Monkey See: problems for narrative painting today. An essay by Warwick McLeod

room monkey see

 The Viewer Has a Story

It is a good idea for a painter to think from time to time about what it is that a person needs from a painting. Not to pander to or begrudge it, but just to realize that the viewer has a vote in the meaning of a painting, and comes to it with assumptions, prejudices and needs. This is the last and largest cog in the gearbox of any art piece; and artists need to think of ways to tap into it and shift it, to construct contexts wherein what takes place between artwork and viewer can be truly transformative, and help people. Painting’s reception is manipulated by social context, and so much of context is already organized before you are in the gallery door; but a painter has to believe that it can be reformed in the space between the eye and the painting, by the way the painting is made.

For a long time now the role of painting has been up for grabs, defined by nothing, but contained within the inadequate venues of dealer galleries and museums. Given this state of affairs you can still do alright to think of a painting’s function as a very personal space between viewer and artwork. Why is an individual with the choice choosing to look at a painting? There are all kinds of needs people have of a painting: the simple need to know you’re not alone, for emotional and intellectual communication, to keep from spiritual starvation; reassurance of one’s aesthetic tastes; affirmation of one’s social class.

In medieval times people could come to church on Sunday and see, on the walls and the windows, stories that would help people come to terms with the weekly strains that are native to the human lot. Within the narratives of Adam and Eve, Cain and Abel, Abraham and Isaac, or the life of Christ, medieval artists had every freedom of colour, line, composition and gesture to show stories that understand and console those who know how it feels to sacrifice a child to fate; to be deprived by a brother’s better luck; or to dig the earth under the memory of a lost innocence.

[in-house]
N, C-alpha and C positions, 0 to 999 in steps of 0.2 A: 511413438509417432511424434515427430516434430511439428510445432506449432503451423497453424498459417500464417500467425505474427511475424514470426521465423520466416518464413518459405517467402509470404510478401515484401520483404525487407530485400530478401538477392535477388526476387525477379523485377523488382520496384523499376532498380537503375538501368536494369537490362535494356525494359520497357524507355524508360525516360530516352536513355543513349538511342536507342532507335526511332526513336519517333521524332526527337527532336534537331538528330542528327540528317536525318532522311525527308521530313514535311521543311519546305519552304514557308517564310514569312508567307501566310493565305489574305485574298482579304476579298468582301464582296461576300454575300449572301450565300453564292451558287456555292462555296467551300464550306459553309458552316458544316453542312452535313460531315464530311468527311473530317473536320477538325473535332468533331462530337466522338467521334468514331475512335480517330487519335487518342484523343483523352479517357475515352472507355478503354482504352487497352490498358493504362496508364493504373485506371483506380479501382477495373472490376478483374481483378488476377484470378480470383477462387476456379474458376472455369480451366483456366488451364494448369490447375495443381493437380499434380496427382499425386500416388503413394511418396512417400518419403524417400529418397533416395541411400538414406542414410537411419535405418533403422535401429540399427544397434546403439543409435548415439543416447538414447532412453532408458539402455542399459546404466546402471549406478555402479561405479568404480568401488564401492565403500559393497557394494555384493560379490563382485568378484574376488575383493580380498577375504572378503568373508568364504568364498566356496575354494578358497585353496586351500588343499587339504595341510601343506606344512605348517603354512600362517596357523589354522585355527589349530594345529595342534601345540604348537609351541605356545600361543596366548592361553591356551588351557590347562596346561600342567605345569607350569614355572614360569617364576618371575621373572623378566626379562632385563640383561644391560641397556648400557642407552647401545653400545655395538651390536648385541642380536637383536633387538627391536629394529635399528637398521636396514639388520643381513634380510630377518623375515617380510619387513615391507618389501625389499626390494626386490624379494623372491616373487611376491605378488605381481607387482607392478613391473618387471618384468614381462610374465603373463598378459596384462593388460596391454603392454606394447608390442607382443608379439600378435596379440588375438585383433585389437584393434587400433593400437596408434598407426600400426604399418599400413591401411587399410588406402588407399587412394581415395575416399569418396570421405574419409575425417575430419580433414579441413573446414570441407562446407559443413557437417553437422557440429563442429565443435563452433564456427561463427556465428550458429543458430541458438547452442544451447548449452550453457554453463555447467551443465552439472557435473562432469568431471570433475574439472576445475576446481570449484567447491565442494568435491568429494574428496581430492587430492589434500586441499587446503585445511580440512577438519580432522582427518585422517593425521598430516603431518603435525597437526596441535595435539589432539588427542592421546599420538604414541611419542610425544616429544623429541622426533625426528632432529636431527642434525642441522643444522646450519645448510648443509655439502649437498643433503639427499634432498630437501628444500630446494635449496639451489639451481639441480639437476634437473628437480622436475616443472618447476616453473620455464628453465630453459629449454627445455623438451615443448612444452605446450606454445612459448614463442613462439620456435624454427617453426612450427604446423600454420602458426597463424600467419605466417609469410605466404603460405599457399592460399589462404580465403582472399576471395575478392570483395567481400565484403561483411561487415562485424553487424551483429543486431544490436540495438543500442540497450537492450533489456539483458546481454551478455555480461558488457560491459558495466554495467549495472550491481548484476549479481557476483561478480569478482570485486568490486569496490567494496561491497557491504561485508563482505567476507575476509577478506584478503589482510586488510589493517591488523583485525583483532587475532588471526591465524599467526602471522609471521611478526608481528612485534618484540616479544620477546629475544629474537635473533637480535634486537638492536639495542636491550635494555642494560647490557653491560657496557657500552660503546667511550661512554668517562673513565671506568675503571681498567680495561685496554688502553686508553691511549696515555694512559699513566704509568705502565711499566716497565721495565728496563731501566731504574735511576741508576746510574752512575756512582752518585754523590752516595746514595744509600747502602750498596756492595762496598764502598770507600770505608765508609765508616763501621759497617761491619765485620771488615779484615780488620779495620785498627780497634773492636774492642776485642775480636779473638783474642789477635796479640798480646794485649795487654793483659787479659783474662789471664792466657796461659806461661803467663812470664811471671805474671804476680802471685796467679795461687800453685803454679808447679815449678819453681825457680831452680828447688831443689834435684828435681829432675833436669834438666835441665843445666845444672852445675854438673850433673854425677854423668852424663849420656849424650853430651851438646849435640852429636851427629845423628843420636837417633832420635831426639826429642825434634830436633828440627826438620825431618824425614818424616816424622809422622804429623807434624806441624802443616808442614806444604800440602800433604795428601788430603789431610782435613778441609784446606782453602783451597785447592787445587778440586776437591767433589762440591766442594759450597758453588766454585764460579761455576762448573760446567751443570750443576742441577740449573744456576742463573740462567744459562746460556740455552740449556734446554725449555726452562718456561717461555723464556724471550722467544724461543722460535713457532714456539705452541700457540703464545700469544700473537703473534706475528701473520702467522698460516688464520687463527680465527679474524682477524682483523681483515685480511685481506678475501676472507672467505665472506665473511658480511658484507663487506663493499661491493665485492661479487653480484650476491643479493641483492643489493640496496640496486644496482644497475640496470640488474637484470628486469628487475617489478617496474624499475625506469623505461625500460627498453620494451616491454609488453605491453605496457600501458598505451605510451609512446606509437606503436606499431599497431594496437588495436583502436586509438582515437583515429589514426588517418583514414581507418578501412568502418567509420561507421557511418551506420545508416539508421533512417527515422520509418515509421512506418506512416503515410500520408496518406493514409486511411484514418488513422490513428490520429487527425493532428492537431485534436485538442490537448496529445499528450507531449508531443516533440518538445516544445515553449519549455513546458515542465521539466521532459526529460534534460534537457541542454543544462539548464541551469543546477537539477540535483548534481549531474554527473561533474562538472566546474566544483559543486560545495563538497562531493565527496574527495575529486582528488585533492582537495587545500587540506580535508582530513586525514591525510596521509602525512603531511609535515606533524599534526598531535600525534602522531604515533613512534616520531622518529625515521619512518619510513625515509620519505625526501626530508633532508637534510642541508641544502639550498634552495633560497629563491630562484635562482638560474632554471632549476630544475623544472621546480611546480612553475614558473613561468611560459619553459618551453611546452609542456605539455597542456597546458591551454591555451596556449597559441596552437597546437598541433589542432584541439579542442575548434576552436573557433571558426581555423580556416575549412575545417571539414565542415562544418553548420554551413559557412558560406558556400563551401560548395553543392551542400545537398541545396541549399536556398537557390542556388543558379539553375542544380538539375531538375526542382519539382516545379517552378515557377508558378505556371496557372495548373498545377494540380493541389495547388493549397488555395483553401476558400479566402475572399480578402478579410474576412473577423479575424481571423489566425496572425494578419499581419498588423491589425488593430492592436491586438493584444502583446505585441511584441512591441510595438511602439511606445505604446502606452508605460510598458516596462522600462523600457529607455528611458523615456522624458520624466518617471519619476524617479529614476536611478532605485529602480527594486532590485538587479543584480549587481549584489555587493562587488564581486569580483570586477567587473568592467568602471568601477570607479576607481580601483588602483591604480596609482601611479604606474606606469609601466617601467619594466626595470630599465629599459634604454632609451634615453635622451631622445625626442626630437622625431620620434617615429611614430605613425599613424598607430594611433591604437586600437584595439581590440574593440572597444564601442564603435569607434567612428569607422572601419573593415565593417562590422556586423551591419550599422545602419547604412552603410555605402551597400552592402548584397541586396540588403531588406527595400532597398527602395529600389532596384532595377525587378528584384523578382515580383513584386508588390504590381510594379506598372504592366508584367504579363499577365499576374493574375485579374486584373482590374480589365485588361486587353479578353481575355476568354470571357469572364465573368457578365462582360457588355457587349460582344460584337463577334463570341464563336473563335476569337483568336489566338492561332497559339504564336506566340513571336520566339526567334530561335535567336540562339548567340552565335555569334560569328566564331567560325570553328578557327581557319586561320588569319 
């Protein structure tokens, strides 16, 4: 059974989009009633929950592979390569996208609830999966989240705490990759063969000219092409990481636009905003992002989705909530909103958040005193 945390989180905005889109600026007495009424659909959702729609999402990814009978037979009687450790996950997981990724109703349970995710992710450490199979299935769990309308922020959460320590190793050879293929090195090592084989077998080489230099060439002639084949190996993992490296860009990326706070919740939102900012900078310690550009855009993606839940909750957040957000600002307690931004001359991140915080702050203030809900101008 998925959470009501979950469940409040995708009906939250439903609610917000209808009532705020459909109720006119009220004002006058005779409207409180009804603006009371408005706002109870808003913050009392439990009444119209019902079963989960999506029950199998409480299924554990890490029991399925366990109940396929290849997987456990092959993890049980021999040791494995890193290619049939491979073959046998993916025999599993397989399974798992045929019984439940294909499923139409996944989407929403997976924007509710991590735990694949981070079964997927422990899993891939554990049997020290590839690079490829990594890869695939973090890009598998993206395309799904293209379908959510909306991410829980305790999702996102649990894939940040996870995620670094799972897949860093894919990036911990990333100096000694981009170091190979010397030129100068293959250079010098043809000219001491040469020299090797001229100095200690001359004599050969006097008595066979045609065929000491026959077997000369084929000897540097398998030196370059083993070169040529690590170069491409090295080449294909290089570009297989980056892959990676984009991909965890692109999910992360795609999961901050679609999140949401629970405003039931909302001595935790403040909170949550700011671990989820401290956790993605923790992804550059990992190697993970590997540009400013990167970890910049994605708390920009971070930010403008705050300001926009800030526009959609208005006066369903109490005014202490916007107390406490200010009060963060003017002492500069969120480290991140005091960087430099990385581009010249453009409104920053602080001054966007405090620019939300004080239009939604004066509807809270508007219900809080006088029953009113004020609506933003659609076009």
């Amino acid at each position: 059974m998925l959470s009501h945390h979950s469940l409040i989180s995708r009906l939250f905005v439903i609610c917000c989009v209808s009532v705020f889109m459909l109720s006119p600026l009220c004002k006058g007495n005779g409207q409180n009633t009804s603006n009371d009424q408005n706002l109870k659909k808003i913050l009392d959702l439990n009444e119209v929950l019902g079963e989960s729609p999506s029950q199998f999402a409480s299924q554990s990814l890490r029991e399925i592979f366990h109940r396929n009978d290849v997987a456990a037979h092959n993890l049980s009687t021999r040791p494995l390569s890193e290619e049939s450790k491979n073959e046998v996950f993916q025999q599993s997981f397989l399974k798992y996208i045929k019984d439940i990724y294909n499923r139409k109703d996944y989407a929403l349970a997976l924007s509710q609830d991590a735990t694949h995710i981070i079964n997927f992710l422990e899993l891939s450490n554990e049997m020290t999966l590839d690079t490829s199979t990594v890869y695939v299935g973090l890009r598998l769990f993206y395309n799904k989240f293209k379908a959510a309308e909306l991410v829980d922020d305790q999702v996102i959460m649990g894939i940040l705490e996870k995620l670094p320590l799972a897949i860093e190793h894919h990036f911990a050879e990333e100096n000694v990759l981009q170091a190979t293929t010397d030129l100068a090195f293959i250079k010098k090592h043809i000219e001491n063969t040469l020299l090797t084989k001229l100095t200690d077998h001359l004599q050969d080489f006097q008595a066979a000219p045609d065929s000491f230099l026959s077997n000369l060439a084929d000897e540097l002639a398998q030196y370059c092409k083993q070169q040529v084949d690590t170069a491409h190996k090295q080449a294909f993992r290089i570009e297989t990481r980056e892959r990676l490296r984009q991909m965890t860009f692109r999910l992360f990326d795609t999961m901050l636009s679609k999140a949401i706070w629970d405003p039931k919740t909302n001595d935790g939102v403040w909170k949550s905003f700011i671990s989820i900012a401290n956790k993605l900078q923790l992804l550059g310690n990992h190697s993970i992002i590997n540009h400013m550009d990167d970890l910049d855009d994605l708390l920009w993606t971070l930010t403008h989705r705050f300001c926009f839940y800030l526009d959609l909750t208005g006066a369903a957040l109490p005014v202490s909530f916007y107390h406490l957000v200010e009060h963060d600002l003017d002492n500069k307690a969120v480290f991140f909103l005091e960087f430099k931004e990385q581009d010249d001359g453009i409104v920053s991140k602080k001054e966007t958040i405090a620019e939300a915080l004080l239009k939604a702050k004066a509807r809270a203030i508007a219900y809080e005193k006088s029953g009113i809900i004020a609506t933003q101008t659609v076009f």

Knowing the reasons why people were coming through the door, and understanding the job to be one of tough love, medieval painting employed devices within itself to keep the viewing experience from being anything other than about the here and now: inversions of perspective wherever the lines of a book or architecture offer the chance, scale distortions at key moments, and using colour’s spatial properties to hold space up close to the picture plane, all prevent you from viewing the stories as if taking place through some kind of window into another world. The stories are mentally enacted in the present, in the viewer’s reconfiguration of the elements of space into the here and now.

Medieval theatre does that too. In what survives today as pantomime, an actor in a miracle play may hold a shovel or a cross to identify him as an Adam or a Christ, but he was always Joe the Baker playing Adam or Christ. There was no proscenium arch or scenography to separate the audience and transport the play out of the present time and place. There didn’t have to be any suspension of disbelief because there was no attempt at fiction. What’s important was the story, with the audience and actors participating equally to enact it. It was a process to come to understand and cope with basic human concerns.

We no longer live in a time when biblical stories are universally understood as embodiments of meaning. We don’t think of them that way anymore, and there are no other stories to substitute for them in exemplifying for everyone aspects of the human condition. But basic human concerns and the need to understand them haven’t changed. The human person still comes through the door needing to commune; to reconnect with a discussion of intimations about our place in the wider realm of human life and human history. They come through the door now out of democratic choice, intellectually independent; and should expect from an artwork a hard-headed point of view that in turn expects and respects that the viewer has had an experience of the world, an understanding, and opinion. These days people are also coming from an outside washed with a thin daylight where, for the omniscience of connectivity we less closely connect, for the ease to express we fear personal expression. What we need is an art that shows its hand, that gives an honest try but allows itself to be wrong; and thereby offers a platform to the viewer, to come in with their own history and point of view, to help bring art to meaning.